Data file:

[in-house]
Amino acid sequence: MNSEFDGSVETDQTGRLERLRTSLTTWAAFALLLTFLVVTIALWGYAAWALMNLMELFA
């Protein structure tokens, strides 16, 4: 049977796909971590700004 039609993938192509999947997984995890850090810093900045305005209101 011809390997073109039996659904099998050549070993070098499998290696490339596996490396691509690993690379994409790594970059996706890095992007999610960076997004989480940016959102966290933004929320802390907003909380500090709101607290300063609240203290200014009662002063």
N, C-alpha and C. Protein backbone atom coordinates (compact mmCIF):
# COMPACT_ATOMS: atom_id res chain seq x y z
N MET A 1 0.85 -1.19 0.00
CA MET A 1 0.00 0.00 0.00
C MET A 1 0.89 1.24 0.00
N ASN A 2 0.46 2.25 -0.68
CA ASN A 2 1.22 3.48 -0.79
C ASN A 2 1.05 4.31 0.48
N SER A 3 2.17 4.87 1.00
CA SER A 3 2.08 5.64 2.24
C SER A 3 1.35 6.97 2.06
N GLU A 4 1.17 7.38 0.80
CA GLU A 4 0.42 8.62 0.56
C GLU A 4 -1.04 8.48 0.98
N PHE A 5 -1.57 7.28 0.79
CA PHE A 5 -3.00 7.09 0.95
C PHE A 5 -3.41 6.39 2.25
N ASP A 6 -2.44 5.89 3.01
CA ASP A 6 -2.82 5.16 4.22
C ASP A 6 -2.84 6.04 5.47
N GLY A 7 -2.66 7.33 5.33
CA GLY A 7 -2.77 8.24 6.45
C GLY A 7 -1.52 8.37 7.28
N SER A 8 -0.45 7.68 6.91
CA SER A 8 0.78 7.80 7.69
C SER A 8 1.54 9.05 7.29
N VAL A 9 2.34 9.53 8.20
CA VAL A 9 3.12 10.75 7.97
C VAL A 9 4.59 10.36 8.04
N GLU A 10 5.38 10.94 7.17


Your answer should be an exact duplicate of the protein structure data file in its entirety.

[in-house]
Amino acid sequence: MNSEFDGSVETDQTGRLERLRTSLTTWAAFALLLTFLVVTIALWGYAAWALMNLMELFA
């Protein structure tokens, strides 16, 4: 049977796909971590700004 039609993938192509999947997984995890850090810093900045305005209101 011809390997073109039996659904099998050549070993070098499998290696490339596996490396691509690993690379994409790594970059996706890095992007999610960076997004989480940016959102966290933004929320802390907003909380500090709101607290300063609240203290200014009662002063």
N, C-alpha and C. Protein backbone atom coordinates (compact mmCIF):
# COMPACT_ATOMS: atom_id res chain seq x y z
N MET A 1 0.85 -1.19 0.00
CA MET A 1 0.00 0.00 0.00
C MET A 1 0.89 1.24 0.00
N ASN A 2 0.46 2.25 -0.68
CA ASN A 2 1.22 3.48 -0.79
C ASN A 2 1.05 4.31 0.48
N SER A 3 2.17 4.87 1.00
CA SER A 3 2.08 5.64 2.24
C SER A 3 1.35 6.97 2.06
N GLU A 4 1.17 7.38 0.80
CA GLU A 4 0.42 8.62 0.56
C GLU A 4 -1.04 8.48 0.98
N PHE A 5 -1.57 7.28 0.79
CA PHE A 5 -3.00 7.09 0.95
C PHE A 5 -3.41 6.39 2.25
N ASP A 6 -2.44 5.89 3.01
CA ASP A 6 -2.82 5.16 4.22
C ASP A 6 -2.84 6.04 5.47
N GLY A 7 -2.66 7.33 5.33
CA GLY A 7 -2.77 8.24 6.45
C GLY A 7 -1.52 8.37 7.28
N SER A 8 -0.45 7.68 6.91
CA SER A 8 0.78 7.80 7.69
C SER A 8 1.54 9.05 7.29
N VAL A 9 2.34 9.53 8.20
CA VAL A 9 3.12 10.75 7.97
C VAL A 9 4.59 10.36 8.04
N GLU A 10 5.38 10.94 7.17